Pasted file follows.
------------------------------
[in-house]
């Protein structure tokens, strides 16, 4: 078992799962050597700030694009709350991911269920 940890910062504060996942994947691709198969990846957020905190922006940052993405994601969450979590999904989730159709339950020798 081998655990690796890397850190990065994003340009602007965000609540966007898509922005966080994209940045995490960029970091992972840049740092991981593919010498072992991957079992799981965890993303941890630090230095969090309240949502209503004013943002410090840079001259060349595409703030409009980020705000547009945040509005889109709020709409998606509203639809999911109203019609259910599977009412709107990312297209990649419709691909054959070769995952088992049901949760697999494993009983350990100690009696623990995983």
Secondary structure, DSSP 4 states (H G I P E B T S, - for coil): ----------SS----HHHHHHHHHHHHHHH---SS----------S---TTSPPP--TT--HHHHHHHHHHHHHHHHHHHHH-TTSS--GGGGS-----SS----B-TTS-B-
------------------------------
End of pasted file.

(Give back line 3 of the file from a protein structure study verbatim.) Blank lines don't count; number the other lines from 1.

Secondary structure, DSSP 4 states (H G I P E B T S, - for coil): ----------SS----HHHHHHHHHHHHHHH---SS----------S---TTSPPP--TT--HHHHHHHHHHHHHHHHHHHHH-TTSS--GGGGS-----SS----B-TTS-B-